Reference Architectures for all intents and purposes are essentially just whitepaper-based solutions that are derived from previously successful configurations. Using various vendor solutions and leveraging their mutual partnerships and alliances, Reference Architectures are typically integrated and validated platforms built from server, network and storage components with an overlying hypervisor. NetApp's FlexPod and EMC's VSPEX fall into this category and both invariably point to their flexibility as a major benefit as they enable end users to mix and match as long as there remains a resemblance to the reference. With open APIs to various management tools, Reference Architectures are cleverly marketed as a quick, easy to deploy and risk free infrastructure solution for Private Clouds. Indeed Reference Architectures are a great solution for a low budget SMB that is looking to introduce itself to the world of Cloud. As for a company that is either in or bordering on the Enterprise space and looking to seriously deploy their workloads onto a Private Cloud, it's important to remember that sometimes things that are great on paper can still end up being a horrible mess in reality - anyone who's watched Lynch's Dune can pay testament to that.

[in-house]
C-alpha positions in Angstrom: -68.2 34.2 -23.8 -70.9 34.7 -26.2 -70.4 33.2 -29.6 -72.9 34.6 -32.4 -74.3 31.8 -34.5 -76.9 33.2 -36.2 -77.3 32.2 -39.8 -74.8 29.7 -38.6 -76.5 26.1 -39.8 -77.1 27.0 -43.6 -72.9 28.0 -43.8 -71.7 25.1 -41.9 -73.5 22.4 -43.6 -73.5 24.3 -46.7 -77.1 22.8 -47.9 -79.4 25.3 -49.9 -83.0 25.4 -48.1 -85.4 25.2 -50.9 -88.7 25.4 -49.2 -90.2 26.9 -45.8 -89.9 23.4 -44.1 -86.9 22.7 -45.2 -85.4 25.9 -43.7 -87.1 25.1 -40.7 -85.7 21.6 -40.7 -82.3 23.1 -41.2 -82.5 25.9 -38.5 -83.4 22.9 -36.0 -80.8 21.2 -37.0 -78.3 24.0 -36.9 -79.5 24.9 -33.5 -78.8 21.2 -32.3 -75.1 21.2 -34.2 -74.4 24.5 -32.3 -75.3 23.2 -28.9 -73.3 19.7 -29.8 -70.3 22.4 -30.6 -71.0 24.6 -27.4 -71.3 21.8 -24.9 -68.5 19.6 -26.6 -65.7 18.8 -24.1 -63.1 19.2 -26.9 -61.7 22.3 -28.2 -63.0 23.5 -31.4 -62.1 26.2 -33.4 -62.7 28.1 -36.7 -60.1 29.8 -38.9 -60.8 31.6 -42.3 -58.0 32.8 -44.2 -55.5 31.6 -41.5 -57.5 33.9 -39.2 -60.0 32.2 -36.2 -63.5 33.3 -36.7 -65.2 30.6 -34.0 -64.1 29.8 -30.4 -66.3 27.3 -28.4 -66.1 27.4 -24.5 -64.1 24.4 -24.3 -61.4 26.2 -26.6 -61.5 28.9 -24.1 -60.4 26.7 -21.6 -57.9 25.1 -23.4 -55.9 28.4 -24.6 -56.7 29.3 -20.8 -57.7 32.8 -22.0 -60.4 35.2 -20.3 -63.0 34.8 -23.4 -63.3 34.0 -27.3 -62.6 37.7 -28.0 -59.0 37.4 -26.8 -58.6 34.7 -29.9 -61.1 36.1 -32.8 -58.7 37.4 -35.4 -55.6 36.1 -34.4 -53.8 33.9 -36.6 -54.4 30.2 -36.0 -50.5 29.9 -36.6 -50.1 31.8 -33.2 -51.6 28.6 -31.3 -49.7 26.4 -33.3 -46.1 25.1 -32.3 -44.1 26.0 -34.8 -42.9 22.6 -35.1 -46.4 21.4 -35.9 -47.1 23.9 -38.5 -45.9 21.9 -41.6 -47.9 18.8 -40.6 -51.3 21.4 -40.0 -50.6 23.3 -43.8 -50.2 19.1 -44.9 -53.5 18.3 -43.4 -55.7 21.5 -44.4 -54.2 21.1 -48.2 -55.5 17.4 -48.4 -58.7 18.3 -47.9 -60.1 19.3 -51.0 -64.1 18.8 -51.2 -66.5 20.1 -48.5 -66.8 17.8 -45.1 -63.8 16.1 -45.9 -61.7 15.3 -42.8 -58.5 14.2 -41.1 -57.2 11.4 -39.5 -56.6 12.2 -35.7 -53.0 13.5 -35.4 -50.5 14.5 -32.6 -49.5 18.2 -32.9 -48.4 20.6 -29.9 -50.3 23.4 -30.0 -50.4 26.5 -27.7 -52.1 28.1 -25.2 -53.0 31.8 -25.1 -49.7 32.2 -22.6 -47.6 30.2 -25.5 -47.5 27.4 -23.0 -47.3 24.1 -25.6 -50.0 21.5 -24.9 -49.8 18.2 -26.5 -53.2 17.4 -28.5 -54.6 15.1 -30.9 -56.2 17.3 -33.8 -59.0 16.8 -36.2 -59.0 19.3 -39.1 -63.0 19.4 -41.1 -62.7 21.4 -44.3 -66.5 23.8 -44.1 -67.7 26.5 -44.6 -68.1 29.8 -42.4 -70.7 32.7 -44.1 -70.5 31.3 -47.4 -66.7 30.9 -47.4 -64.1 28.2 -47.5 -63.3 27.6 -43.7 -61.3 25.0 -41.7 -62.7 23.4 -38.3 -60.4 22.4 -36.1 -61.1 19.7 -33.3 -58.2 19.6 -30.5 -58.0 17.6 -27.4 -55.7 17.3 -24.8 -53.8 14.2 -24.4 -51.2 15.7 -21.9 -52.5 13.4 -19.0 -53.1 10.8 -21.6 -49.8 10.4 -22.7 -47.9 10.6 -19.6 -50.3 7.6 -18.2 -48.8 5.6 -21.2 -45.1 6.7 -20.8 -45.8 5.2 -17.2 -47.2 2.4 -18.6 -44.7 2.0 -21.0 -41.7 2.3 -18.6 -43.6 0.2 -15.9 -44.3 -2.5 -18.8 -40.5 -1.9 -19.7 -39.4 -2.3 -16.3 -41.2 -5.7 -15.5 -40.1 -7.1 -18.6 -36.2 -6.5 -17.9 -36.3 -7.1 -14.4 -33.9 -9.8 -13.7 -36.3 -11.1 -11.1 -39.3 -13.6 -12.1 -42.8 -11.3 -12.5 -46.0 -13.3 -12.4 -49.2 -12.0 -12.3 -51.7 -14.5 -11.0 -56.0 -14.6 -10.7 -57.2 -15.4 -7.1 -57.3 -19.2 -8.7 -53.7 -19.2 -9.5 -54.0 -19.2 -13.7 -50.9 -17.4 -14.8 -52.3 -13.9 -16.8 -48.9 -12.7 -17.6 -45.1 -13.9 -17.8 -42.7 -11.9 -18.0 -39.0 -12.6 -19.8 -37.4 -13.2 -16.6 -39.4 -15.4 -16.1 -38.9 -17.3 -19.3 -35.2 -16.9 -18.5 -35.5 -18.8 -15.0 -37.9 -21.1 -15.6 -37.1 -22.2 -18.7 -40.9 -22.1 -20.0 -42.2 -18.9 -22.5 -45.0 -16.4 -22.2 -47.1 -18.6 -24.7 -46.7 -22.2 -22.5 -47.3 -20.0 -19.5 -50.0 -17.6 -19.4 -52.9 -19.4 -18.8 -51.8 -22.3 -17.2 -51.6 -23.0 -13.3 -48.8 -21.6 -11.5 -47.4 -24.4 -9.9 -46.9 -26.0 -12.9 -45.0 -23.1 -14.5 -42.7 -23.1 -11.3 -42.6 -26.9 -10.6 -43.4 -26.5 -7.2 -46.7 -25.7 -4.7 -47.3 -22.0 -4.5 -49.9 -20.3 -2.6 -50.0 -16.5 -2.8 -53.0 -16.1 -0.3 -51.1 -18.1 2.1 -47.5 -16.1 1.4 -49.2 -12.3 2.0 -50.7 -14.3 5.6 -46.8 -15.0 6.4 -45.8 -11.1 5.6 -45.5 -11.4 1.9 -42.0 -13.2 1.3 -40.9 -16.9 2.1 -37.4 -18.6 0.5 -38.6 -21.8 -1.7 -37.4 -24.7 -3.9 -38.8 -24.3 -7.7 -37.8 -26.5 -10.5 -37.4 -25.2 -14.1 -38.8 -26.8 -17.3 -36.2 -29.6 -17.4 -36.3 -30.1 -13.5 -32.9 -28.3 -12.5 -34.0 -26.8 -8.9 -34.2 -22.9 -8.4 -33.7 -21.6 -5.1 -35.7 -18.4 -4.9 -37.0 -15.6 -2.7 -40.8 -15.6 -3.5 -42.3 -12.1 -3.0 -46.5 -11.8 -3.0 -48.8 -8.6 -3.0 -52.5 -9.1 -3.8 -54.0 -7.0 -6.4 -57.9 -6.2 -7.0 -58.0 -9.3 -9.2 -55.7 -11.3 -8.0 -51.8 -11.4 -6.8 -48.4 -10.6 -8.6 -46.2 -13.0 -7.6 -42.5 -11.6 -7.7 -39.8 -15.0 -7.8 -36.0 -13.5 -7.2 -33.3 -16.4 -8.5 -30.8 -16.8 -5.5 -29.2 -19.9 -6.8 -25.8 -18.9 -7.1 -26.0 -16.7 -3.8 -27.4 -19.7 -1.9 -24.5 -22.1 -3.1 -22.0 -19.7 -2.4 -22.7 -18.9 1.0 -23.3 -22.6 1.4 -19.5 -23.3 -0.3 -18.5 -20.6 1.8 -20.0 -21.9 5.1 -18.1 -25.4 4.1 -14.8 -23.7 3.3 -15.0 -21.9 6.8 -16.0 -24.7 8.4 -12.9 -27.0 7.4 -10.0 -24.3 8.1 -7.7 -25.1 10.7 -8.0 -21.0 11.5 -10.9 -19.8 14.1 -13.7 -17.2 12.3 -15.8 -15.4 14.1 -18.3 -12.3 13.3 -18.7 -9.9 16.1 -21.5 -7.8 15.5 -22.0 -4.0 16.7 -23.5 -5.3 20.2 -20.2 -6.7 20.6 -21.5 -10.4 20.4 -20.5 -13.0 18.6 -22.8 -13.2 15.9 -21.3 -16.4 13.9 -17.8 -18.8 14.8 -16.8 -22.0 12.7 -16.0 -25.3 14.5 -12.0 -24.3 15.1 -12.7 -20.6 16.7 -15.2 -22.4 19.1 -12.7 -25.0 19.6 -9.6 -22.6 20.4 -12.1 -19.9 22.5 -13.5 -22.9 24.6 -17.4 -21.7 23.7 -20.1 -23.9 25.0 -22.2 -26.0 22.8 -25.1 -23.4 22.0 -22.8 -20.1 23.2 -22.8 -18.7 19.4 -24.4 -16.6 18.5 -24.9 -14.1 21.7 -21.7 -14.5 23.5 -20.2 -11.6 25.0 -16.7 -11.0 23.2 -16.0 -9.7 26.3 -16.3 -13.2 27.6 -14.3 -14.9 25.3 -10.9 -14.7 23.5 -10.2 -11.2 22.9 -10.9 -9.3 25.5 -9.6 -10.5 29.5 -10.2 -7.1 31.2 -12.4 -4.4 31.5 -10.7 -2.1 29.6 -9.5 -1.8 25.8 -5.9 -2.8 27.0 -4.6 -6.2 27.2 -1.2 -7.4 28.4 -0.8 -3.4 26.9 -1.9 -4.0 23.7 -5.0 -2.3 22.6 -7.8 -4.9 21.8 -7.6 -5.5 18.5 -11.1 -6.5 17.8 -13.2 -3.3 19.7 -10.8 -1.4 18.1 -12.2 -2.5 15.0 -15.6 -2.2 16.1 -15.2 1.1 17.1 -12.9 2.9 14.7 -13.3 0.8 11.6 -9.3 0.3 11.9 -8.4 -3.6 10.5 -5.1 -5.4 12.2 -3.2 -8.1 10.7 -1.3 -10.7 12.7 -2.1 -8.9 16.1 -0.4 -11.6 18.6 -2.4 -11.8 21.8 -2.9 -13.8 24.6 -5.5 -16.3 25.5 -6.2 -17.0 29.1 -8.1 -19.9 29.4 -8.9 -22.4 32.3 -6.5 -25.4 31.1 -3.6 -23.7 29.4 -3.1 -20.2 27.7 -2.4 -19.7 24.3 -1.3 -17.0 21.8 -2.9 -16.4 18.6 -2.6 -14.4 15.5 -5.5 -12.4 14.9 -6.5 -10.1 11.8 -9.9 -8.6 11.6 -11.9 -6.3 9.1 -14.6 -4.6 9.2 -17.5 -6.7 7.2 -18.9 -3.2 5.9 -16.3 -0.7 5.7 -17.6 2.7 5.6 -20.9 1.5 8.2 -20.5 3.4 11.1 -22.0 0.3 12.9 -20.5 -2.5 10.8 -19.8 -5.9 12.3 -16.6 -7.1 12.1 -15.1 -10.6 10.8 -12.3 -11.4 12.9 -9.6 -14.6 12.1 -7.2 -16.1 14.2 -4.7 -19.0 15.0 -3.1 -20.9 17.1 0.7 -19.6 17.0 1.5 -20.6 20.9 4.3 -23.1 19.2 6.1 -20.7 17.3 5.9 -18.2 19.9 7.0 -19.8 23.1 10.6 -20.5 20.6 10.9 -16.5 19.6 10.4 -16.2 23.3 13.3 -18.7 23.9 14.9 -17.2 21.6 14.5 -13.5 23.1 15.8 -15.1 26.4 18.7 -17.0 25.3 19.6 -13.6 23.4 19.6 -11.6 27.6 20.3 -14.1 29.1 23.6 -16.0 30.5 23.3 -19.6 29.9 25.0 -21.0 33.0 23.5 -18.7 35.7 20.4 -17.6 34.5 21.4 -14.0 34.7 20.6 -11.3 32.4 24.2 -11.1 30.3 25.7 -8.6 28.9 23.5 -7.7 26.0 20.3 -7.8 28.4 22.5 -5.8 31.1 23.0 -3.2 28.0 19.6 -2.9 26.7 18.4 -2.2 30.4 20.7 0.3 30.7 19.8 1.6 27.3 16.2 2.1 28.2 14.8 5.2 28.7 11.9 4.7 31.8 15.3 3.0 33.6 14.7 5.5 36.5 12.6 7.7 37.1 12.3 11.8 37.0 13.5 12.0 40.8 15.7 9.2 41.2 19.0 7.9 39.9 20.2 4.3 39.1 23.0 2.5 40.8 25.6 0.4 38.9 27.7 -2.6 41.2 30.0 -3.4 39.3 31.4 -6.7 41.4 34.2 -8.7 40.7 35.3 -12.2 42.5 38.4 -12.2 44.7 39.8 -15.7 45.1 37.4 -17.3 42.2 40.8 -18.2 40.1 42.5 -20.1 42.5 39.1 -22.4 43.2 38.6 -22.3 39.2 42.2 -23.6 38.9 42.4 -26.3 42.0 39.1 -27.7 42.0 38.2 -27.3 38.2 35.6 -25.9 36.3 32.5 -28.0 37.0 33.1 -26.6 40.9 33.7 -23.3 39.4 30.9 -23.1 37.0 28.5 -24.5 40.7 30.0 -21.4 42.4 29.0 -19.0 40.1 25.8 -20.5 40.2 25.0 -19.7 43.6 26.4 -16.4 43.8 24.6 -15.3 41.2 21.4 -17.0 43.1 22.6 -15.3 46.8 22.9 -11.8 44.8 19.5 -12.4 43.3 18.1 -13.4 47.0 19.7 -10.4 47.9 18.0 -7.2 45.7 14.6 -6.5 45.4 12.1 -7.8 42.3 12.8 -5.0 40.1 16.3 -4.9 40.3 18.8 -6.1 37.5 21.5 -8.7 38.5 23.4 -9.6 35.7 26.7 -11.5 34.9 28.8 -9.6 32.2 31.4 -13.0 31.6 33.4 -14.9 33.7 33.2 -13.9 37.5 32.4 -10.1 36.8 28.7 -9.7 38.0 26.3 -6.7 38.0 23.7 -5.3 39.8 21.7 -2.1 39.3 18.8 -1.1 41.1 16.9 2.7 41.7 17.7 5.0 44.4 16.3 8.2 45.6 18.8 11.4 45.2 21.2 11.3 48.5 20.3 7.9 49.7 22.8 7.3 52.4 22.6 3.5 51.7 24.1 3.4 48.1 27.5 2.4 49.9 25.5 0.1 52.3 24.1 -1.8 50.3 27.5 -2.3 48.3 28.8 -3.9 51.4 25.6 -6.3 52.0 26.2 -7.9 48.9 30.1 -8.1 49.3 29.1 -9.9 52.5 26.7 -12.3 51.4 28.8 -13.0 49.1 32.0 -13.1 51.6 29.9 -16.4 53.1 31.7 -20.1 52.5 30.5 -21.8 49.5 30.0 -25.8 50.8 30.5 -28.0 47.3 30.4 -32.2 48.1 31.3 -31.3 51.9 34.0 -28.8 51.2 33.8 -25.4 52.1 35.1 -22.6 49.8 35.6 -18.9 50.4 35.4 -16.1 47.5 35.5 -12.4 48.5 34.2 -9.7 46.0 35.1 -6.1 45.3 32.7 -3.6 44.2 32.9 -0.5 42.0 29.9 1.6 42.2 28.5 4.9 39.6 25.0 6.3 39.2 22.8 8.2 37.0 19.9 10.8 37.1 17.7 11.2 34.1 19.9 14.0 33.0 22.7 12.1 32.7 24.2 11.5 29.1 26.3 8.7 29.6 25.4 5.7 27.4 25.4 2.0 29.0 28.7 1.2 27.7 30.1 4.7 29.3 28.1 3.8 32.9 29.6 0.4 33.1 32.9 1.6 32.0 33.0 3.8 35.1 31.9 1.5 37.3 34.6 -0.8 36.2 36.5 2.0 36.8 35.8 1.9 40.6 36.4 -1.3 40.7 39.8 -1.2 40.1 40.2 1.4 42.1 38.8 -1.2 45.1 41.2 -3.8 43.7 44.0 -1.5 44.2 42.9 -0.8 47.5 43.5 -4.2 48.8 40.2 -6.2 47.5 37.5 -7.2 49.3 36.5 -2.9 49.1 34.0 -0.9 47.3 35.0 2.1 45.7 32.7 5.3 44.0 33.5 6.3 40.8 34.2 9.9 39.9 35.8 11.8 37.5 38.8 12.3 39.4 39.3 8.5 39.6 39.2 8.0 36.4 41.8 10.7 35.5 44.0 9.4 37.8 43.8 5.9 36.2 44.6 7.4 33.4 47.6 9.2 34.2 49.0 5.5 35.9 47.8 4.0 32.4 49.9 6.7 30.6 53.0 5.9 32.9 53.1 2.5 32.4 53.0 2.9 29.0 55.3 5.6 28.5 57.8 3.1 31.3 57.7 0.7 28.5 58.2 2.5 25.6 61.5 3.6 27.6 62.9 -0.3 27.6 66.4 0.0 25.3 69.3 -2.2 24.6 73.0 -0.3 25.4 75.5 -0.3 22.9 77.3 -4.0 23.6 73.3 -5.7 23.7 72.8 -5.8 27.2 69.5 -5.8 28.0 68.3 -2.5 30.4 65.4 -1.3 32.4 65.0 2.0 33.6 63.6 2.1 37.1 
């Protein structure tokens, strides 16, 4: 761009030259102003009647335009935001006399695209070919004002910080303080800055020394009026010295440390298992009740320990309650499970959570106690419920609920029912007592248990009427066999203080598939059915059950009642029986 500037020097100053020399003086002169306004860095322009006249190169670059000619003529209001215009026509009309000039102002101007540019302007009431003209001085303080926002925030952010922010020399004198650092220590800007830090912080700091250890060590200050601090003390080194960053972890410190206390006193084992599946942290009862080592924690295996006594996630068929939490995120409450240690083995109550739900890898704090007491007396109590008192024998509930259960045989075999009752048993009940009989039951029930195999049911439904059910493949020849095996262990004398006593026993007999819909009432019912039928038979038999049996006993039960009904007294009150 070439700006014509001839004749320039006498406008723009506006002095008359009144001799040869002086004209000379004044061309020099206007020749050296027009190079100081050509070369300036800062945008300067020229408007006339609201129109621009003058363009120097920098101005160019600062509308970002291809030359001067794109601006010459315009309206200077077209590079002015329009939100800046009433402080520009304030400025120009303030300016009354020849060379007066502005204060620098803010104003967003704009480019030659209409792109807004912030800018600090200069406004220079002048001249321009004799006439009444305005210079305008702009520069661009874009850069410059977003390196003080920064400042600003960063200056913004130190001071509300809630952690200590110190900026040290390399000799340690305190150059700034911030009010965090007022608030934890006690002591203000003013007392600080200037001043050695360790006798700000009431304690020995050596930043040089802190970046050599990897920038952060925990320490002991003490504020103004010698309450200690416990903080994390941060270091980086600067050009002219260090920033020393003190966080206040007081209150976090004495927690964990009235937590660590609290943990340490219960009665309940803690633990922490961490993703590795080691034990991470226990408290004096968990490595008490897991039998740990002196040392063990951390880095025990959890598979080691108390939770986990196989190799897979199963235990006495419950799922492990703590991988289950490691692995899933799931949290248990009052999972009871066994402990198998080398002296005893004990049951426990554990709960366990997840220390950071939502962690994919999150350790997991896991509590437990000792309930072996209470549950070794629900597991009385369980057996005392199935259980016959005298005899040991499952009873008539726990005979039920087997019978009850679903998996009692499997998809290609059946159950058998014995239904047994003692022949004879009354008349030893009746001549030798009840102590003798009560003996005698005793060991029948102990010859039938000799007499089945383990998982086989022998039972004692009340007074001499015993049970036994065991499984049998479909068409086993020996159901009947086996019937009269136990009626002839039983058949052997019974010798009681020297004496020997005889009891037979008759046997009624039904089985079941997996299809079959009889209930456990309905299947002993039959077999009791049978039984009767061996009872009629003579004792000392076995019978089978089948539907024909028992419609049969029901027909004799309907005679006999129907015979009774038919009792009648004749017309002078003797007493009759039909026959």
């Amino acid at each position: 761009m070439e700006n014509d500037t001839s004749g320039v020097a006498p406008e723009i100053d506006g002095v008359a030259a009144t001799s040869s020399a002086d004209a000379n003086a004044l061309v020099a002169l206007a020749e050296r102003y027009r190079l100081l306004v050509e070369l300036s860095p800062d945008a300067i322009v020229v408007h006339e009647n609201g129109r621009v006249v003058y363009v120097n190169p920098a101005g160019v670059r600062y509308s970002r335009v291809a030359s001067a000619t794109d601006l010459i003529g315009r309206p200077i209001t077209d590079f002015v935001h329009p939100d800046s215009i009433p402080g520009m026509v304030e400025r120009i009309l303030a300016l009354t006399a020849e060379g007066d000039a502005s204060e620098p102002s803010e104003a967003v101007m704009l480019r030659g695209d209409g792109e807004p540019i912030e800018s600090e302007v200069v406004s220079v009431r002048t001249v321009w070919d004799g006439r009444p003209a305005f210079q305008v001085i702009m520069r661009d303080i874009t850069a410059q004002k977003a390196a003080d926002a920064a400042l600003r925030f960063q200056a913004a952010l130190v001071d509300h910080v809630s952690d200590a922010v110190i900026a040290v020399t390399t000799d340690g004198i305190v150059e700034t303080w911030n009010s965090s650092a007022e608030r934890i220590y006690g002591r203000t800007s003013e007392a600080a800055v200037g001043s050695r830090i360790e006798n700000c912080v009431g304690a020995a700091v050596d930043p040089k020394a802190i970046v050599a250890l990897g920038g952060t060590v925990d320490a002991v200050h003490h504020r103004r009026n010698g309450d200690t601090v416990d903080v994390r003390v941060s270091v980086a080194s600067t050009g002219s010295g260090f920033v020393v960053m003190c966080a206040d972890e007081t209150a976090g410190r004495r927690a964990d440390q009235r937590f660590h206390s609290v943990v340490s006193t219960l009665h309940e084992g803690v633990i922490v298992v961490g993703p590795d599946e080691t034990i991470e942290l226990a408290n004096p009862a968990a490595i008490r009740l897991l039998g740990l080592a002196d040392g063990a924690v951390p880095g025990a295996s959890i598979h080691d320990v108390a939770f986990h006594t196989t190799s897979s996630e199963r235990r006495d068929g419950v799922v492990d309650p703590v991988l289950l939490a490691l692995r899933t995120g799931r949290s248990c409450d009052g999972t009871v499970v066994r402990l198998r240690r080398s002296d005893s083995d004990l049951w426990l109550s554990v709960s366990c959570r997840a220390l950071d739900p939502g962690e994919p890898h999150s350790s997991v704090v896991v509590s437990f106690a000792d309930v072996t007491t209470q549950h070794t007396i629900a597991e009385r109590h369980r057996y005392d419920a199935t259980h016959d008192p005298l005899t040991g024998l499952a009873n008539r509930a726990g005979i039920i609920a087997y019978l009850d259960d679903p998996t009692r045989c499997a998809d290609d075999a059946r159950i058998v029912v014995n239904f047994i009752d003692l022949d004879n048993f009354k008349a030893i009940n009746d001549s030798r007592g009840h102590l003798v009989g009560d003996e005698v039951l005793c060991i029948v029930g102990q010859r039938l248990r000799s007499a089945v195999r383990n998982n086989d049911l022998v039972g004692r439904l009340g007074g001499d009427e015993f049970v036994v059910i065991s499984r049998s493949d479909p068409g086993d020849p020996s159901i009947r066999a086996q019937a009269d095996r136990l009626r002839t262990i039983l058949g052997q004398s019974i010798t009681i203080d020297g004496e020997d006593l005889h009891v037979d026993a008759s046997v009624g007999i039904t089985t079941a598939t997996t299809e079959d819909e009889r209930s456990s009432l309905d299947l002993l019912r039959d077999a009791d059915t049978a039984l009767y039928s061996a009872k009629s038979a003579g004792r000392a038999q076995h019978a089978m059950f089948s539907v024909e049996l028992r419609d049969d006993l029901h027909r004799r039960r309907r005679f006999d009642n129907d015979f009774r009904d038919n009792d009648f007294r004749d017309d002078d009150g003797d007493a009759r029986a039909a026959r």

The difficulty with Reference Architectures is that fundamentally they still have no hardened solution configuration parameters and ironically what they term an advantage i.e. flexibility, is actually their main flaw as their piece by piece approach of using solutions from many different vendors merely masquerades the same old problems. Due to being whitepaper solutions, integration of specific components is only documented as a high level overview with component ‘a' being detailed as compatible with component ‘c'. With regards to the specifics and how these components integrate in detail, these are simply not available or realized until the Reference Architecture is cobbled together by the end user, who ultimately assumes all of the risk and financial obligation to ensure it not only works correctly but is also performing at optimum levels. This haphazard trial and error approach is counterproductive to the accelerated, pre-integrated, pretested and optimized model that is required by the infrastructure of a Private Cloud.